Understanding the towering ‘fire clouds’ over forest blazes


Courtesy photo.


Across Northern New Mexico, it’s been a hazy summer and early fall for all to see — and smell. Much of that smoke was blown here by winds from the Bootleg Fire, which raged across south-central Oregon, and the Dixie Fire, which scorched Northern California. As these blazes obliterated hundreds of thousands of acres of forest, the roiling flames launched massive smoke plumes high into the atmosphere.


Typically, the smoke has been lofted to a few miles above ground, and then picked up and carried by wind currents across the country, much like weather fronts that carry moisture and bring rain to blanket New York City and the eastern seaboard in a thick haze.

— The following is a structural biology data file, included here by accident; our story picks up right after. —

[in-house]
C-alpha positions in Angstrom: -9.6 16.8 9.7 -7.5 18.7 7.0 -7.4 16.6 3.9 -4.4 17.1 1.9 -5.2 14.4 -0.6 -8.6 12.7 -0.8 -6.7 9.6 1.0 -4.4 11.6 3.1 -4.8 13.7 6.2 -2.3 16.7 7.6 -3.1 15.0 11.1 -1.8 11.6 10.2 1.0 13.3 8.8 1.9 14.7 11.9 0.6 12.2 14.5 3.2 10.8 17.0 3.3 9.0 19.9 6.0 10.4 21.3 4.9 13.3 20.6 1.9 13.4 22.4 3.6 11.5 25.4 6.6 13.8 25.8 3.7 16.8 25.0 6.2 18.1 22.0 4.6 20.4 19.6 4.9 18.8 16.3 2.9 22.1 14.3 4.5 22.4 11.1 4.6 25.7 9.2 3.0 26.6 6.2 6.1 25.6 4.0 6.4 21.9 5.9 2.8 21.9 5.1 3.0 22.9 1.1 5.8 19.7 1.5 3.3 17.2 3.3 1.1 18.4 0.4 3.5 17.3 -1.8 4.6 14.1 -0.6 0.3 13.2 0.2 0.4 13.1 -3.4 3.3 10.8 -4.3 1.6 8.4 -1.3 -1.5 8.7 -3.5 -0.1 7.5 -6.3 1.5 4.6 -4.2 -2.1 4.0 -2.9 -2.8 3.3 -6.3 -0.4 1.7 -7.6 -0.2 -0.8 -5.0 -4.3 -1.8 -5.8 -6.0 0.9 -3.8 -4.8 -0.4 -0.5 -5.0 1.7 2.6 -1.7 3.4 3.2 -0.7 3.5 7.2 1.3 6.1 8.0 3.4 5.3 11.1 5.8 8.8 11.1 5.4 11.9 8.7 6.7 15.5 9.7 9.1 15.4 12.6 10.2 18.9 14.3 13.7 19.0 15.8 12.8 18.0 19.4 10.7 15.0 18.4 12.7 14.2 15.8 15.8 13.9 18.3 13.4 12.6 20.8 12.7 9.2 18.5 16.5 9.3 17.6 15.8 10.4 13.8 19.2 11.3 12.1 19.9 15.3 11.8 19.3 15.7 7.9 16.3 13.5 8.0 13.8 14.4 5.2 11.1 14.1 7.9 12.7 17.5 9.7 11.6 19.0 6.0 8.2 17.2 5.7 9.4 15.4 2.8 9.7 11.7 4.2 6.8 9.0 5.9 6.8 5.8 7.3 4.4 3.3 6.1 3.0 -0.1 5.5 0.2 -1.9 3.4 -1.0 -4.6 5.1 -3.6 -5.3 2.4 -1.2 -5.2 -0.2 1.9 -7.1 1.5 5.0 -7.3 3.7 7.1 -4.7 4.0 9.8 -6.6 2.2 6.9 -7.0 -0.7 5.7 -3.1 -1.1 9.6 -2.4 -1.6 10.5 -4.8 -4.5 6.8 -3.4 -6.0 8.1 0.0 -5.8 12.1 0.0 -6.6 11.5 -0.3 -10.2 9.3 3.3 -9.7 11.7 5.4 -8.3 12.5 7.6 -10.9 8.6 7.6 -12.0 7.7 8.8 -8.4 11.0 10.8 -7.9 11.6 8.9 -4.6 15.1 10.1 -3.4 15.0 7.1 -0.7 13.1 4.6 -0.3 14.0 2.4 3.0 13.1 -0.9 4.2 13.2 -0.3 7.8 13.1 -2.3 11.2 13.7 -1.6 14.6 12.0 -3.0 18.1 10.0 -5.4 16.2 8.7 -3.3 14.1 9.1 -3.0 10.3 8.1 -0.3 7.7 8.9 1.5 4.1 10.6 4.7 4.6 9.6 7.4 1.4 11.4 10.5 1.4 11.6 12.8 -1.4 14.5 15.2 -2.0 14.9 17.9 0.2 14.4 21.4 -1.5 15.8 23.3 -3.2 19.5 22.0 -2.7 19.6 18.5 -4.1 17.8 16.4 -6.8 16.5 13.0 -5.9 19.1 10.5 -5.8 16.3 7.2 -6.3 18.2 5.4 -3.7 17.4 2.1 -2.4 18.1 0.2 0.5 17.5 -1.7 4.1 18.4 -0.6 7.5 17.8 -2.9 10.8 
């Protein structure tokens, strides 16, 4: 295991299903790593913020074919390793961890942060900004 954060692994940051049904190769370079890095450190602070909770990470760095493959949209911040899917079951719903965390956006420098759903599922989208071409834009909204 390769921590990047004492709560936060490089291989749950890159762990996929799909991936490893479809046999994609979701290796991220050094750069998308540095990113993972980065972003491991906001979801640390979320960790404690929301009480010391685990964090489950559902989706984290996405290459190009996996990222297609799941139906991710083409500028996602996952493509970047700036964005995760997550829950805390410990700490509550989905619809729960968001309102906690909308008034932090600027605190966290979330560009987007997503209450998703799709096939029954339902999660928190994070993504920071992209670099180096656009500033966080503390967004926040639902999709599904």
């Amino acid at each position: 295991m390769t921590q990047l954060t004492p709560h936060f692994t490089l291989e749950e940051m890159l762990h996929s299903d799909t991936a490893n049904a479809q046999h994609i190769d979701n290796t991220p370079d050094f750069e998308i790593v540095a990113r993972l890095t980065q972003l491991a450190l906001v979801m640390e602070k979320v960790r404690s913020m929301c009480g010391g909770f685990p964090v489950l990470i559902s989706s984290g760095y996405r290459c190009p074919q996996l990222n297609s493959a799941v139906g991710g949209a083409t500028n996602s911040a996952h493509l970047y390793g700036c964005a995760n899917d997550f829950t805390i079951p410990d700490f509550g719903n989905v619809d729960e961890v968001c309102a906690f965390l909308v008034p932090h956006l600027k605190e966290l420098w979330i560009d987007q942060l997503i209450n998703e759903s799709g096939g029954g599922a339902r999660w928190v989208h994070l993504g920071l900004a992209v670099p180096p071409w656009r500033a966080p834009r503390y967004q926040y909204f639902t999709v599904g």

But the Bootleg Fire also sent up a towering vertical plume lofting smoke to a record-breaking 10 miles. Intensely hot fires from dense fuels, local weather conditions and dry surface and high-altitude atmospheric clouds conspired to cause the plume to rise far above ordinary clouds.


When you see these pyrocumulonimbus, you know you’ve got big trouble below. These clouds are so intense that they modify local weather and create amazing lightning storms that can ignite more fires.


In recent years, megafires and their blanketing haze have become an increasingly familiar sight, along with the towering thunderheads of smoke that form above them. Yet we’re only beginning to learn what causes those awe-inspiring “fire clouds,” what’s in them and what effects they have on weather and climate.